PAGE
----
Materials and Methods
Experimental setup and design
Seeds of Zea mays L. var. Ruchi (cv. SRHM 445) were procured from Sri Rama Agri- Genetics (India) Pvt. Ltd., Kurnool Andhra Pradesh. The disinfected seeds of maize were germinated in plastic trays, placed between blotting sheets moistened by modified 30% Hoagland’s nutrient solution supplementing with 5 μg ml-1 of Fe-EDTA [23]. After 7 d of growth, three uniform size seedlings (6-8 cm) were transferred to glass beaker (250 ml) containing 100 ml of 30% Hoagland’s nutrient solution. The plants were placed in the beaker allowing only the roots to remain submerged in the nutrient solution and the aerial parts of the plants were erect and exposed to light. Under such conditions, the plants were allowed to grow for another 7 d for normalization. The glass beakers were covered with black coating in order to restrict the roots from exposure to light and this condition was maintained throughout the experiment. The different concentrations (5 ppm and 10 ppm) of Sodium arsenite and Sodium arsenate were prepared in 10% Hoagland’s solution using ferric chloride (FeCl3). Three sets of each concentration (three separate beaker for each concentrations served as three replicates) were kept in 100 ml beaker (100 ml solution) containing different concentrations (5 ppm and 10 ppm) of As (III) and As (V) in 10% Hoagland’s solution. The pH of the Hoagland’s nutrient solution and treatment solutions ranged between 6.8 and 7.0. The treatments were applied after 7 d of normalization after transferring the plants to the glass beakers. During the entire experiment the nutrient solution were replaced after every 2nd day. Plants were harvested for analysis after 7 d (1st harvest) and 14 d (2nd harvest) of treatment. After harvesting, these plants were used for the determination of various biochemical parameters.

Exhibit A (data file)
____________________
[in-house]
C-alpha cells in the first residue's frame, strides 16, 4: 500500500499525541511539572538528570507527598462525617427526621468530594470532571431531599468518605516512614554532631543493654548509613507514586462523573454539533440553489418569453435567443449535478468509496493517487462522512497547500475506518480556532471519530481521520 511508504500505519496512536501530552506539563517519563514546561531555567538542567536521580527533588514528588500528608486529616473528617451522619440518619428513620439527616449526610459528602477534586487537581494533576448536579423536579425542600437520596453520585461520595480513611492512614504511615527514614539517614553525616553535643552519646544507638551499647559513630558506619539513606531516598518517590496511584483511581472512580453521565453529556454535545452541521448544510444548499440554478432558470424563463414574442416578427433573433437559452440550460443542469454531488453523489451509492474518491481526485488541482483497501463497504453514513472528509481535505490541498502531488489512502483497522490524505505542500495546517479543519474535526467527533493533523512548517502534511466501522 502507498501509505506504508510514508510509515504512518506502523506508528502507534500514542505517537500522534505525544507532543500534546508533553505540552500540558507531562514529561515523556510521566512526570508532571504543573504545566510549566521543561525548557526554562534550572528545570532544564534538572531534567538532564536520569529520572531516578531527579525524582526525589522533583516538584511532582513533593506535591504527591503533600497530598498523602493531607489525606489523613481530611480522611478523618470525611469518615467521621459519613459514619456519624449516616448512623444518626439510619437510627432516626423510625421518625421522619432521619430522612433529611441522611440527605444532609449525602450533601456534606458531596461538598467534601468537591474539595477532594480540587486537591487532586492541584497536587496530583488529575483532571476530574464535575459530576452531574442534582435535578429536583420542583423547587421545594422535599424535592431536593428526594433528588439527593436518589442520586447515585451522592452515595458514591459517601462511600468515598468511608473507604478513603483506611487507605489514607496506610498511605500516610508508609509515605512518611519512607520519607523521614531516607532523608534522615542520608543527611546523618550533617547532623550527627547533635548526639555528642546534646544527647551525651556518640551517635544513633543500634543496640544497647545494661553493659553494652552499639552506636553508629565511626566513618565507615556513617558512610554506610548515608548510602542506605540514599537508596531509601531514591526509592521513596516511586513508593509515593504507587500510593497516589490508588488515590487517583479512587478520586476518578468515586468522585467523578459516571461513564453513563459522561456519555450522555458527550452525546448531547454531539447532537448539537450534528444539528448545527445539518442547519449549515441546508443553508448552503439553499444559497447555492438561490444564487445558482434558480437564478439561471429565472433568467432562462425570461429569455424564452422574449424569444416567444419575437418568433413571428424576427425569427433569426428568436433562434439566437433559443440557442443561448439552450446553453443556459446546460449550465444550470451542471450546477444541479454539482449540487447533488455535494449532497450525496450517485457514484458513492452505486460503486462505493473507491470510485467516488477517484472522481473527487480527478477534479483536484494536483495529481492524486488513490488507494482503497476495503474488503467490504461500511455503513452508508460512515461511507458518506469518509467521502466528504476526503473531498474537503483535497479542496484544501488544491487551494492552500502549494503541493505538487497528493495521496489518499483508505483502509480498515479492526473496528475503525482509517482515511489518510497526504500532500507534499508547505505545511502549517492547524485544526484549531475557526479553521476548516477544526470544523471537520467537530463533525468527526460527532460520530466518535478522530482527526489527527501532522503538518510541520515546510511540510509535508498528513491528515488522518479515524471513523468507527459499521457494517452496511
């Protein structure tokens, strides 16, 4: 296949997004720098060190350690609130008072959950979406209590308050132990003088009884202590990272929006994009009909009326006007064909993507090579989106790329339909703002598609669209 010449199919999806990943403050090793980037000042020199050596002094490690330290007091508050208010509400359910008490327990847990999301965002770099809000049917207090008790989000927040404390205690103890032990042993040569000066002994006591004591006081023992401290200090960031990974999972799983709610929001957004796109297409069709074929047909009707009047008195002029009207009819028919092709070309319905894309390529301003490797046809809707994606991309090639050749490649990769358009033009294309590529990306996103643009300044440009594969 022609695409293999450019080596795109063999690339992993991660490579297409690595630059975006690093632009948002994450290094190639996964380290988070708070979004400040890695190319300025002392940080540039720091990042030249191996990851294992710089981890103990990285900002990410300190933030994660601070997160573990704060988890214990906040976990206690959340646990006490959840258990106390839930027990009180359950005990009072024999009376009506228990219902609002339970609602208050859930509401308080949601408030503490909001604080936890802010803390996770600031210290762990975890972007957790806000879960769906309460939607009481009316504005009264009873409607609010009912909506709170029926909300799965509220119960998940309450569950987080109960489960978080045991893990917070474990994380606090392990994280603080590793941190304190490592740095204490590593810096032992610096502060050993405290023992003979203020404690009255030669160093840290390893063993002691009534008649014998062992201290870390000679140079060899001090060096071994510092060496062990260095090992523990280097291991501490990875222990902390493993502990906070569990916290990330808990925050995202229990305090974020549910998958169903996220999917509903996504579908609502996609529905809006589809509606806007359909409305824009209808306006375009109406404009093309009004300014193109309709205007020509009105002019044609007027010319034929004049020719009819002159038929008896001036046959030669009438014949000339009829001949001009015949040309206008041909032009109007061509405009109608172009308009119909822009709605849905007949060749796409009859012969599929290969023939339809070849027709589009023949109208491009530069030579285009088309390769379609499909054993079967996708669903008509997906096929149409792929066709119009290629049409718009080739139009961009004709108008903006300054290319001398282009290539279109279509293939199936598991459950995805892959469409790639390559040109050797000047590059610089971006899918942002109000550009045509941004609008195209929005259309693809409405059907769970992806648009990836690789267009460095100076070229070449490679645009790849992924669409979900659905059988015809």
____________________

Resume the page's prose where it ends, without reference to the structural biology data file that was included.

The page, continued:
Malondialdehyde (MDA) content
The lipid peroxidation in the plant tissue was measured in terms of malondialdehyde (MDA) content determined by the thiobarbituric acid (TBA) reaction following the method of Heath and Packer, 1968 [24]. The plant samples (leaves, 300 mg each) were homogenized in 3 ml of 0.2%, trichloroacetic acid.
Estimation of antioxidants
Plant tissues, leaves (200 mg each) were homogenized in 2 ml of 100 mM potassium phosphate buffer, pH 7.5 containing 1 mM of EDTA in presence of pinch of polyvinyl polypyrrolidone (PVP). The homogenate was centrifuged at 12000 g for 15 min at 4ºC. All steps in the preparation of enzyme extract were carried out at 0–4ºC. This supernatant was used to measure the activities of superoxide dismutase, ascorbate peroxidase and guiacol peroxidase.